With the objects of the invention in view, there is also provided an electronic circuit that includes a first group of memory cells, a second group of memory cells, and a test device. The test device is programmed to test the first group of memory cells and obtain a first set of test results; store the first set of test results in the second group of memory cells; read the first set of test results from the second group of memory cells and output the read first set of test results to a device that is disposed external from the electronic circuit; test the second group of memory cells and obtain a second set of test results; and store the second set of test results in the first group of memory cells.

In accordance with yet another feature of the invention, the first and the second groups of memory cells can be component parts of different memories. These memories can be configured on different integrated circuits. The two memories are then tested alternately, with one of the two memories temporarily storing the test results for the other one. The invention can also be used for checking the operation of groups of memory cells configured on a wafer.

Other features which are considered as characteristic for the invention are set forth in the appended claims.

Although the invention is illustrated and described herein as embodied in arrangement having memory cells and method of checking the operation of memory cells, it is nevertheless not intended to be limited to the details shown, since various modifications and structural changes may be made therein without departing from the spirit of the invention and within the scope and range of equivalents of the claims.

The construction and method of operation of the invention, however, together with additional objects and advantages thereof will be best understood from the following description of specific embodiments when read in connection with the accompanying drawings.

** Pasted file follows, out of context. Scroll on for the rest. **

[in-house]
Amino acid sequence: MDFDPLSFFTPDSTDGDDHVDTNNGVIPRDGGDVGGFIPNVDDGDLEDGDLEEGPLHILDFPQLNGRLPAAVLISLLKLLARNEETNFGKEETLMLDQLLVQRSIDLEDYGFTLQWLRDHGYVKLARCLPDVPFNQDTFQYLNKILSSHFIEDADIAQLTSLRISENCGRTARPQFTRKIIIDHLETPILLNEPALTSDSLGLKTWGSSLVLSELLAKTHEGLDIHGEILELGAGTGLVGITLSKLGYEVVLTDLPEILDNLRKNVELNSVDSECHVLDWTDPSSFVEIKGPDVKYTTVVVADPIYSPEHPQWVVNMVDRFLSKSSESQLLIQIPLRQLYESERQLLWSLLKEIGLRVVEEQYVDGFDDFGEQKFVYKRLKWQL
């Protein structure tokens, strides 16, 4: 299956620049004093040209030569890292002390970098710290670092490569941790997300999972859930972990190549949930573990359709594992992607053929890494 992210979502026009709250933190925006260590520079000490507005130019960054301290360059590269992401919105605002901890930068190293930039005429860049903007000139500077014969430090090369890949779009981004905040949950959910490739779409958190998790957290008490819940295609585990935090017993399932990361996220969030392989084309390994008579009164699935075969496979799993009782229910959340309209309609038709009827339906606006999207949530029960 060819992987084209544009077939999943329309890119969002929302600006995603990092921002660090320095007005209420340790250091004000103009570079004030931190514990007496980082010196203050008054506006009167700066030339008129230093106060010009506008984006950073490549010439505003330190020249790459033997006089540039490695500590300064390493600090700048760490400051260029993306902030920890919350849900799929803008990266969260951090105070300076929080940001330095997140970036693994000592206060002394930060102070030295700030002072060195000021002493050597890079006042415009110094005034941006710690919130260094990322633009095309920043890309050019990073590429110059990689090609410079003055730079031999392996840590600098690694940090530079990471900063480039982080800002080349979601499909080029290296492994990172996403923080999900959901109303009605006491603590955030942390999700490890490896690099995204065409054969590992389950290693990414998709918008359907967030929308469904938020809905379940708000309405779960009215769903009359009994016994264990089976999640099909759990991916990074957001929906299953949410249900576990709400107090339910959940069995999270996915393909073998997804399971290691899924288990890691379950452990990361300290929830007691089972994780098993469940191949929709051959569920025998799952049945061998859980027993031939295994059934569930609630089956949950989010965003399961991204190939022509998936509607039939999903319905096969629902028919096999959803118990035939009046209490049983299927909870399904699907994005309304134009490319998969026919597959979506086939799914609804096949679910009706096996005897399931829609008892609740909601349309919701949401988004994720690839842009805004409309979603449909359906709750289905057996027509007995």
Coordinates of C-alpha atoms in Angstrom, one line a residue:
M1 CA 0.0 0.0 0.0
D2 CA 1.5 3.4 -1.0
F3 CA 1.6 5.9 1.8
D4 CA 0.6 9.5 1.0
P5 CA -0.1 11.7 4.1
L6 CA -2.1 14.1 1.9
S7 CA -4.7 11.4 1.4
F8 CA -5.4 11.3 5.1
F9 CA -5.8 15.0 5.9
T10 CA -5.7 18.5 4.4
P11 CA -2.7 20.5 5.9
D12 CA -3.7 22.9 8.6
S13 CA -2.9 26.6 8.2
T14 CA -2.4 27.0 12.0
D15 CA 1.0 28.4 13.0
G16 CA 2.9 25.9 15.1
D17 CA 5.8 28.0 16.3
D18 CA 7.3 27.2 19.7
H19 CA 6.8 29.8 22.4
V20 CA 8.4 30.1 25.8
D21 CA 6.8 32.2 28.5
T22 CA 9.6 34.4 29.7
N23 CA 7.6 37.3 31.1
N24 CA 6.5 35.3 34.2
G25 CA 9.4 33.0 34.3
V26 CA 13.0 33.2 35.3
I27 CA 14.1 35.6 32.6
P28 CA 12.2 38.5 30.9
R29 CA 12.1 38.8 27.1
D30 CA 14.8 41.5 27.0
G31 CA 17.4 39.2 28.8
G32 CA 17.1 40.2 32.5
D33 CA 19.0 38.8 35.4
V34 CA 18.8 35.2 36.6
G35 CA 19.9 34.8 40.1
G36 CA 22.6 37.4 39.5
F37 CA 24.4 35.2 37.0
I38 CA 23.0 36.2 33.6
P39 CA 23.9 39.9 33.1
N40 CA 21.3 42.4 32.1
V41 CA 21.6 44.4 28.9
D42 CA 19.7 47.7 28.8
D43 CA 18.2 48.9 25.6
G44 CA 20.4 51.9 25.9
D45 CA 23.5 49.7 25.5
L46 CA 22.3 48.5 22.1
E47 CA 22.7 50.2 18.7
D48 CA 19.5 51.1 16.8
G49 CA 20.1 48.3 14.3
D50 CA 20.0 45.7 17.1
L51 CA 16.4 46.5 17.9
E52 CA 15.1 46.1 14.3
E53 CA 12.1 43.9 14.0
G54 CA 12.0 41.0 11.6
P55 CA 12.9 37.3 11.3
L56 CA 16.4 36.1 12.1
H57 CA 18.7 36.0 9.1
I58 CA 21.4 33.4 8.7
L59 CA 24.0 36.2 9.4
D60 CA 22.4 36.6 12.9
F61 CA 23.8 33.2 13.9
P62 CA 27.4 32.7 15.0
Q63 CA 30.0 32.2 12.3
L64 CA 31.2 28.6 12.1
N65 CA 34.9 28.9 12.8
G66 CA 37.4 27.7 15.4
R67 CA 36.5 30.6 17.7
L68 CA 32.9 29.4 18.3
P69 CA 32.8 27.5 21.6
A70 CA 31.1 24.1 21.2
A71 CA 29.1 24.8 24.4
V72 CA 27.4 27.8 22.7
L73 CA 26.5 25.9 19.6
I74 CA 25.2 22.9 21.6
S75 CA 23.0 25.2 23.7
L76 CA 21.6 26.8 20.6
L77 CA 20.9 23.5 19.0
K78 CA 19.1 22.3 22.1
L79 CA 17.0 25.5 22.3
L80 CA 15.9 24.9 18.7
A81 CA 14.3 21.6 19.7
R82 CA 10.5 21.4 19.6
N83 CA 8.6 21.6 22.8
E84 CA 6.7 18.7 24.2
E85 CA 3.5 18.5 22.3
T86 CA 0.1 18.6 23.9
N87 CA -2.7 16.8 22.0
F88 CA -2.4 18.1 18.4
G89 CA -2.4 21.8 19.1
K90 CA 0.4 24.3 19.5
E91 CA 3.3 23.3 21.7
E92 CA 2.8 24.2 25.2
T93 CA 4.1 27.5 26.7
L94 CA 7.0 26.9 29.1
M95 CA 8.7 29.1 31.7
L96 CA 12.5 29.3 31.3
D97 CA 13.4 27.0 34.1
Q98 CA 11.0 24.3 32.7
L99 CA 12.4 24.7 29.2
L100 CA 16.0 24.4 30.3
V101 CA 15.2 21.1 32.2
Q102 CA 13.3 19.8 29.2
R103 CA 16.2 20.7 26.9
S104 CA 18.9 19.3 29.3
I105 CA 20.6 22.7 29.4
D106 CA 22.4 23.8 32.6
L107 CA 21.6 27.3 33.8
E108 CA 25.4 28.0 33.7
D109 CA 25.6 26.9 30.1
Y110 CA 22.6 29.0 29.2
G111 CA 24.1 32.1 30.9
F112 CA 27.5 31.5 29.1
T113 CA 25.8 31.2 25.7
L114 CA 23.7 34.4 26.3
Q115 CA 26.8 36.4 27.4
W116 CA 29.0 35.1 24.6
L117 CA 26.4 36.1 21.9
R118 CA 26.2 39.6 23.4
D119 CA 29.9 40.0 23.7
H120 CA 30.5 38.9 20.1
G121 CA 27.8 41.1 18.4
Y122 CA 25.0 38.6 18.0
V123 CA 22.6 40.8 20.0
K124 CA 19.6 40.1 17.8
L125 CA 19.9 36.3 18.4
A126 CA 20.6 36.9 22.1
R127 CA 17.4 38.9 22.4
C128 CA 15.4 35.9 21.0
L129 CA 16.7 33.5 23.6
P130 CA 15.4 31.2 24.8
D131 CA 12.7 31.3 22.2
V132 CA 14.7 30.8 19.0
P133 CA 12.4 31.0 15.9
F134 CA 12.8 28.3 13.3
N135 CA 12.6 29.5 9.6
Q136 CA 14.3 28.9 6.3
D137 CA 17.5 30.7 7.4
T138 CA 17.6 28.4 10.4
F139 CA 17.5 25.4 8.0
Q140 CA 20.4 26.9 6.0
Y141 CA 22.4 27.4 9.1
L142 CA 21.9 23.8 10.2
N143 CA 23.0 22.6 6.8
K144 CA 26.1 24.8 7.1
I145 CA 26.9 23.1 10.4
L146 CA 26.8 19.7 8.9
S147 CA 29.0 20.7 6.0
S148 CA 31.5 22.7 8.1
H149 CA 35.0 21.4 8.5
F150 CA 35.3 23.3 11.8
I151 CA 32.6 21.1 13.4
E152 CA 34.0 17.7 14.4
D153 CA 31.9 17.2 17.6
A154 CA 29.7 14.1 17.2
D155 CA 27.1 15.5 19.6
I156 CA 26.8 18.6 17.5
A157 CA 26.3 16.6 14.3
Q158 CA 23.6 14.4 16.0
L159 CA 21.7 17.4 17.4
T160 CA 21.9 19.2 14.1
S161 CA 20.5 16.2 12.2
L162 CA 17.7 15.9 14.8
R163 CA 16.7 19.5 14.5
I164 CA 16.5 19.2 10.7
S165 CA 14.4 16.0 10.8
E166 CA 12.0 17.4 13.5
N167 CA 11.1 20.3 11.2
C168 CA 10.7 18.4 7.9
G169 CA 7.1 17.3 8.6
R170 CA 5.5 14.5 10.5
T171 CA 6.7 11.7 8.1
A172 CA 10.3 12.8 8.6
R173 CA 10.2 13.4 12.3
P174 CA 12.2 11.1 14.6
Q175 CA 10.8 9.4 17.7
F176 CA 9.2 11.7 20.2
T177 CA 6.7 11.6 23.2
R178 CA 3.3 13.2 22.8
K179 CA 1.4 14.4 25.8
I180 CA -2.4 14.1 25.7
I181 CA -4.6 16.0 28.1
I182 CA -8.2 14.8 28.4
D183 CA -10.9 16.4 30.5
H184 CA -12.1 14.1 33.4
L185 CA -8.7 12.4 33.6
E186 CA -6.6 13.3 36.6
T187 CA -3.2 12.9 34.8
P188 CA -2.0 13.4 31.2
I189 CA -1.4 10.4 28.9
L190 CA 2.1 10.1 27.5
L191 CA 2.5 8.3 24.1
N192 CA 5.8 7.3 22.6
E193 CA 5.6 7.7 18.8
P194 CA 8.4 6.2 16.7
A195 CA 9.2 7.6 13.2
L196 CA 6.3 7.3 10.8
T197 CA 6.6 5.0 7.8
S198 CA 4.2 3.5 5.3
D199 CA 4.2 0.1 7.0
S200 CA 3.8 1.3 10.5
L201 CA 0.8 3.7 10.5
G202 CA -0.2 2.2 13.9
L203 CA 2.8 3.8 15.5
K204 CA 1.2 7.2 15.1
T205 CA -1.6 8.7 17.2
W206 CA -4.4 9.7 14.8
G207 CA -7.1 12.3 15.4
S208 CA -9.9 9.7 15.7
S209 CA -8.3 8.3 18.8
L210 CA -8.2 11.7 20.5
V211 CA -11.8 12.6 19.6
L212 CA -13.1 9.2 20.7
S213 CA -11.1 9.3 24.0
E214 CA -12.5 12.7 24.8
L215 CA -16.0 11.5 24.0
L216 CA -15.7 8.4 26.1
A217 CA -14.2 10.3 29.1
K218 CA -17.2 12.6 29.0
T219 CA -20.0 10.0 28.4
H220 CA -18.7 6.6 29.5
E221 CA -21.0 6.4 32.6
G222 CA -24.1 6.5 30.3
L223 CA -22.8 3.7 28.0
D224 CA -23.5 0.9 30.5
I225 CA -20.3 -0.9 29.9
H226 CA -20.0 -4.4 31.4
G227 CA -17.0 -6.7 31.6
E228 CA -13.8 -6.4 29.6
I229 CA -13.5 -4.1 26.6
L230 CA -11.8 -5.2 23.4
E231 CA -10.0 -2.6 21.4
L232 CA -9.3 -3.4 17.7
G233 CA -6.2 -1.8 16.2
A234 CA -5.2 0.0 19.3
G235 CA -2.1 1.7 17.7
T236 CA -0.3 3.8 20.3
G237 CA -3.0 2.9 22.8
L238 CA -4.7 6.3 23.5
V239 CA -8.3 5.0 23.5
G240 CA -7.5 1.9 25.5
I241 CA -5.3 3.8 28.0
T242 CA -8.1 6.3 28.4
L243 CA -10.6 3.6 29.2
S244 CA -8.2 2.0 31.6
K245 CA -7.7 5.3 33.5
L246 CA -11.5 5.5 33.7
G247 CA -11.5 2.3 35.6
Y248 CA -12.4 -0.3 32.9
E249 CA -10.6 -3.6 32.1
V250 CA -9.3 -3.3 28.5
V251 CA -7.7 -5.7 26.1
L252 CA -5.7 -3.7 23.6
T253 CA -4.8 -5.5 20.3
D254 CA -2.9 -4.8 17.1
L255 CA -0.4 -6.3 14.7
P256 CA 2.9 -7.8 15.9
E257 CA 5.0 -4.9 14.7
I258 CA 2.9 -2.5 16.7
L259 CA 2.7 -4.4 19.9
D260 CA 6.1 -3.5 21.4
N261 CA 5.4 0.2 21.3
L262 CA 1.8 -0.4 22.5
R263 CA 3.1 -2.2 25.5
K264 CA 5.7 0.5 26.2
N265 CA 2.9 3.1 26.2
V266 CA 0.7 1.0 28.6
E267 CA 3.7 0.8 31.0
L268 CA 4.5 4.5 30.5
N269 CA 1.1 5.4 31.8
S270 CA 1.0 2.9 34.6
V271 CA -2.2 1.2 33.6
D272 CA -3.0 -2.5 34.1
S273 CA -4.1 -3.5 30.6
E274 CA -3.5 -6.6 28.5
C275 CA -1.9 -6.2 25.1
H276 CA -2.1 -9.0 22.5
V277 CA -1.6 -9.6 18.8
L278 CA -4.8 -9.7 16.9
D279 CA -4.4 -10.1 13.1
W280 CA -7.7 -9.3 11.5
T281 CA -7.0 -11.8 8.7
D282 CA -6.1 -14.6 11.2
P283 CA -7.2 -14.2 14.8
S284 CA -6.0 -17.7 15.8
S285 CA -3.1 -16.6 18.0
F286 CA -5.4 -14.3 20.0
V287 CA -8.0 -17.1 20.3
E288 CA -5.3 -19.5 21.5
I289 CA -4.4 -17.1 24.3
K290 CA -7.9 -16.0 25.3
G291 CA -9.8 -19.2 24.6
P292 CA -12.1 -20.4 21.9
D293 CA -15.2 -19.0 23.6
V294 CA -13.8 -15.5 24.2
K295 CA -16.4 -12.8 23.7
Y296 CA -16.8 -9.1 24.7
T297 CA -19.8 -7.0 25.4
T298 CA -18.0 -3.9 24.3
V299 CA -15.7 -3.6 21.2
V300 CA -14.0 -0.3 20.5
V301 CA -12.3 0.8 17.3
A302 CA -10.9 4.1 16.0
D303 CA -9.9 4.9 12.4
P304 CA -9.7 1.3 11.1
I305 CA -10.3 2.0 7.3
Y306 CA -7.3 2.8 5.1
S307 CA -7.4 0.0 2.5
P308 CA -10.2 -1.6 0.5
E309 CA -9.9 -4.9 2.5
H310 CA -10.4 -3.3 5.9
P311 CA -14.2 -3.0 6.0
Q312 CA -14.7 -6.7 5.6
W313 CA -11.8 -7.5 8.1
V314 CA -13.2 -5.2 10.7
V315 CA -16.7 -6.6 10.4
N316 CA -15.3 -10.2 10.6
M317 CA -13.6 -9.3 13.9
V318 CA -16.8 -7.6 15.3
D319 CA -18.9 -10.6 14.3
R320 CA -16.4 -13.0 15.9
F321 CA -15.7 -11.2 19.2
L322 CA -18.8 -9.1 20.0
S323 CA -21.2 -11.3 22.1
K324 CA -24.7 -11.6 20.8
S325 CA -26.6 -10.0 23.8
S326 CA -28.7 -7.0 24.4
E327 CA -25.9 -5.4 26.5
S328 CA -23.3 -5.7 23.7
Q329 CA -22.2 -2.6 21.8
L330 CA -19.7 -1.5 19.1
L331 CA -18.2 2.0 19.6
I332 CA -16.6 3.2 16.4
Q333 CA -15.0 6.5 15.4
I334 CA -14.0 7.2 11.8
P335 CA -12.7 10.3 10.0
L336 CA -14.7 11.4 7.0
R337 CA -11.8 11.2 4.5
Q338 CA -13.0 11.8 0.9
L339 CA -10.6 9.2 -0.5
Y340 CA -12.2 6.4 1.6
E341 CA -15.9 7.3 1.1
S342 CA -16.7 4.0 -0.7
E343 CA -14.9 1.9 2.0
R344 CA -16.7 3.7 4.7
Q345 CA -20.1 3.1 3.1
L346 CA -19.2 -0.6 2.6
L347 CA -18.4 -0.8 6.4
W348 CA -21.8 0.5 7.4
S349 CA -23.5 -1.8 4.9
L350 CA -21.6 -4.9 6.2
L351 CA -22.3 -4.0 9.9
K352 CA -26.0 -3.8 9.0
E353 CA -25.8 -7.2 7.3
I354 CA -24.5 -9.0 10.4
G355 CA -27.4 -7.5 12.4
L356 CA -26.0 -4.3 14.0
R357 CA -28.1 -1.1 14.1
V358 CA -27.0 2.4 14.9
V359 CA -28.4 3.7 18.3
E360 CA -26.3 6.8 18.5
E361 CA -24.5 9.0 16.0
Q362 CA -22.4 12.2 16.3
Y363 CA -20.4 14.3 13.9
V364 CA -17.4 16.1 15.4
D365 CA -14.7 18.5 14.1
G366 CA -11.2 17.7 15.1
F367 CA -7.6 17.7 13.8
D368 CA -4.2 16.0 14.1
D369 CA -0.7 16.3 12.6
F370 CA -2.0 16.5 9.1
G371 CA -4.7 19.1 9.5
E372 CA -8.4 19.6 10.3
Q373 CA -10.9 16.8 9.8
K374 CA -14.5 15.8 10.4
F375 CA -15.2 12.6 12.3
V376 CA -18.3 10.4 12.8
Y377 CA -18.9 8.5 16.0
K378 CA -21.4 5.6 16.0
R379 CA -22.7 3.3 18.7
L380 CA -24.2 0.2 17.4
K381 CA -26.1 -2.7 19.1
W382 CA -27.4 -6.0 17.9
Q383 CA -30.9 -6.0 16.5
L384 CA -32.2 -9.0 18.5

BRIEF DESCRIPTION OF THE DRAWINGS

FIG. 1 shows an integrated circuit having a memory with a first embodiment of a plurality of memory cells;

FIG. 2 shows test results from a first group of memory cells that have been entered into a second group of memory cells;

FIG. 3 shows a second embodiment of the plurality of memory cells shown in FIG. 1;

FIG. 4 shows test results from a first group of memory cells and parity bits that have been entered into a second group of memory cells;

FIG. 5 shows data compression achieved by storing the addresses of faulty memory cells in the second group of memory cells;

FIG. 6 shows another illustrative embodiment of the invention in which two different memories are tested; and

FIG. 7 shows a flow chart illustrating the test method according to the invention.

DESCRIPTION OF THE PREFERRED EMBODIMENTS

Referring now to the figures of the drawing in detail and first, particularly, to FIG. 1, thereof, there is shown an integrated circuit 13 having a memory 10 with a first embodiment of a plurality of memory cells 3 (memory matrix) and a test device 6 for checking the operability of the memory cells 3. The memory cells 3 are configured in matrix form in rows R and columns C. The rows R can be addressed using a row decoder RDEC and the columns C can be addressed using a column decoder CDEC. The memory cells 3 are DRAM memory cells that are usually one-transistor/one-capacitor memory cells. Other types of memory cells are also feasible.

One half of the memory cells 3 are combined into a first group 1, and the other half of the memory cells 3 are combined into a second group 2.

The figures only show components that are essential for the operation of the invention. Accordingly, only a small number of memory cells 3 are shown.

The integrated circuit 13 also has a microcontroller 12 that is connected to the decoders RDEC, CDEC through an address bus 14. Memory cells 3 that are addressed by the microcontroller 12 through the address bus 14 can be written to by the microcontroller 12 or can be read by the microcontroller through a data bus 15. The memory 10 is an embedded memory that can be accessed exclusively by the microcontroller 12, but not directly from outside of the integrated circuit 13. The microcontroller 12 is connected to the external connections OUT of the integrated circuit 13, which it uses to communicate with components that are external to the integrated circuit 13.